August 1, 2012


by Art Gutman Ph.D., Professor, Florida Institute of Technology

The case is M.O.C.H.A. v. City of Buffalo, decided in a majority ruling by the 2nd Circuit on July 30, 2012 [2012 U.S. App. LEXIS 15715]. M.O.C.H.A. (“Men of Color Helping All”) sued the Buffalo Fire Department (BFD), claiming that promotion exams to lieutenant administered in 1998 (and again in 2002) produced adverse impact on black firefighters, and that they were not job related and consistent with business necessity. There were three district court rulings in this case, but the one that is most important for present purposes is M.O.C.H.A. v. City of Buffalo (2009) [2009 U.S. Dist. LEXIS 20070], in which District Court Judge John T. Curtin of the Western District of New York, found that the test in question was job related and consistent with necessity based on a content validity analysis. This was the main ruling affirmed by a 2-1 majority of the 2nd Circuit, and it is the content analysis performed that seems rather questionable, given the nature of the job analysis that was used by the BFD.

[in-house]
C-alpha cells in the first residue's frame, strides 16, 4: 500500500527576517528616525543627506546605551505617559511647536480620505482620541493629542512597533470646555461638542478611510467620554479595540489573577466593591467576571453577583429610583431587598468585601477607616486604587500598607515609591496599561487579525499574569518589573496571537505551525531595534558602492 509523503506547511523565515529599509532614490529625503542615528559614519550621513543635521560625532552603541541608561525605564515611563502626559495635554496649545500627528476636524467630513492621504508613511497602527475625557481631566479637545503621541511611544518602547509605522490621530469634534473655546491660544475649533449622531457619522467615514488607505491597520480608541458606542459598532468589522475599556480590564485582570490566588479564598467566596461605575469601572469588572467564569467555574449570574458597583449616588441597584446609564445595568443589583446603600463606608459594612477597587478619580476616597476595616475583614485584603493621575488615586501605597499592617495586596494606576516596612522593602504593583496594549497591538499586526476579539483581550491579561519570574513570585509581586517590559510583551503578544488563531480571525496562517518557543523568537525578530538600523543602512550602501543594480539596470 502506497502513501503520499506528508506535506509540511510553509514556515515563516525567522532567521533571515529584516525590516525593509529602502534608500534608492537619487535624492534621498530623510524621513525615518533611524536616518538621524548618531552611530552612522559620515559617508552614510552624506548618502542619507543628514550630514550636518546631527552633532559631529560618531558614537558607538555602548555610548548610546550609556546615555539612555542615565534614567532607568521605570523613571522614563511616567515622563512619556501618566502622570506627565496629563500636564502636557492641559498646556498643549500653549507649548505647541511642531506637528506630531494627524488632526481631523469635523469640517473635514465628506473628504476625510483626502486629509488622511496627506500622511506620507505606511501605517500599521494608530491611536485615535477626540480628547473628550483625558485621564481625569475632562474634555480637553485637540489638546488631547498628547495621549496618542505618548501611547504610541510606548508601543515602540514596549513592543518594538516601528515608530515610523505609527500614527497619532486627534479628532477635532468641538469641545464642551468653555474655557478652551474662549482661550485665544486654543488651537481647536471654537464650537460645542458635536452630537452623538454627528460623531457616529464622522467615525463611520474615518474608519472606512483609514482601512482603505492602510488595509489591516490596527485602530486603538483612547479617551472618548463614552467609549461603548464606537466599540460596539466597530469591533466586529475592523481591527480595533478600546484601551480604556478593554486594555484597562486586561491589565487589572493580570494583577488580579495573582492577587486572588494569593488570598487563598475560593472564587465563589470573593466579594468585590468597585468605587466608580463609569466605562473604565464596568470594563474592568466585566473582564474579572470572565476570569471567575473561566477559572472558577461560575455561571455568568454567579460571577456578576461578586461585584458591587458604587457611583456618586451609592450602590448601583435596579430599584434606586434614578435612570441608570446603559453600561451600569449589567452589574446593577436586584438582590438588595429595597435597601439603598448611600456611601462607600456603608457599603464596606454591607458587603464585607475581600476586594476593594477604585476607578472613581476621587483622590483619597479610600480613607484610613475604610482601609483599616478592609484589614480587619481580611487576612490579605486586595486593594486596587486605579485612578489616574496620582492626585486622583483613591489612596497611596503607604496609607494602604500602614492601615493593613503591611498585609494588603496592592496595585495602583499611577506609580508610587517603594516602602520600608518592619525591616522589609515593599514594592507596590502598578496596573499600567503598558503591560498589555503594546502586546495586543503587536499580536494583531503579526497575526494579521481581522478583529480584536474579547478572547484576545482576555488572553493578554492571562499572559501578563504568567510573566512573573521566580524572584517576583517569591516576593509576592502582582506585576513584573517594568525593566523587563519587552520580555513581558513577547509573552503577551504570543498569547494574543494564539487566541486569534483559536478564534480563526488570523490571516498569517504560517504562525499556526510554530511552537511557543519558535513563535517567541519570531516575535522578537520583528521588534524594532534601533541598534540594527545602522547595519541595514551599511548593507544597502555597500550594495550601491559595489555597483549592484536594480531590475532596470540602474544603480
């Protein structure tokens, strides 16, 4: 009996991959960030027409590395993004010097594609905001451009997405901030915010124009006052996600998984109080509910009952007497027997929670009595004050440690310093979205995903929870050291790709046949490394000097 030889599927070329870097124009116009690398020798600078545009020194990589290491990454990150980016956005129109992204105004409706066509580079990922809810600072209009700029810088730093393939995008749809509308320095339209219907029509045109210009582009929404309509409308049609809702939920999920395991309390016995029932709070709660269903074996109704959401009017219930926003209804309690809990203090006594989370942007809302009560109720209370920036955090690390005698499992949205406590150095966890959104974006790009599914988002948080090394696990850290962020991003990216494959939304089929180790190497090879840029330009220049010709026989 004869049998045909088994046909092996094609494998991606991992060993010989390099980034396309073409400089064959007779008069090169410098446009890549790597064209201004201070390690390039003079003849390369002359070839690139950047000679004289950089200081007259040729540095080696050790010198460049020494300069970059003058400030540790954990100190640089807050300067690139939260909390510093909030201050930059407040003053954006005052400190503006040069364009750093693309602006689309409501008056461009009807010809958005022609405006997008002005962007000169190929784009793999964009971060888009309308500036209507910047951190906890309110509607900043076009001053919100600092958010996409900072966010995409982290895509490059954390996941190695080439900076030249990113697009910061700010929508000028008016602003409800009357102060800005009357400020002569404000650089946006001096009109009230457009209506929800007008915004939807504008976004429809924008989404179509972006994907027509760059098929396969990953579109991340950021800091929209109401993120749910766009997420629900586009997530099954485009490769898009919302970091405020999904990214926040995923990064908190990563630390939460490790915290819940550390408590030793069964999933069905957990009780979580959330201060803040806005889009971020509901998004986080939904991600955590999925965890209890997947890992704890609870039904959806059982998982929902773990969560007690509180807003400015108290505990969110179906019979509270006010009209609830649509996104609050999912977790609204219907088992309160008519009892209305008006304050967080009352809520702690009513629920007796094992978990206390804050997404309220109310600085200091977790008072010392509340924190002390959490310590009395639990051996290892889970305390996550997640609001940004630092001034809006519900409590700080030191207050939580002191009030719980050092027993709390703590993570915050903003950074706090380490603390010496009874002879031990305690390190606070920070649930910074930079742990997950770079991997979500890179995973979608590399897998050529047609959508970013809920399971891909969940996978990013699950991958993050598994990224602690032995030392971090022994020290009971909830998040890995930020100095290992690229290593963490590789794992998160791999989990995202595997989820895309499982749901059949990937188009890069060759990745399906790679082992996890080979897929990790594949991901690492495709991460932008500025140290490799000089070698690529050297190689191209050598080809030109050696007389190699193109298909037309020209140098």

As a starting point, there is nothing wrong with supporting a test with a well-conducted content validity strategy. Indeed, five parameters for content validity was laid down originally by the 2nd Circuit in Guardians v. Civil Service (1980) [630 F.2d 79], and includes:

(1) a suitable job analysis,
(2) reasonable competence in constructing the test itself
(3) content of the test is related to the content of the job
(4) content of the test is representative of the content of the job, and
(5) scoring system selects applicants who can better perform the job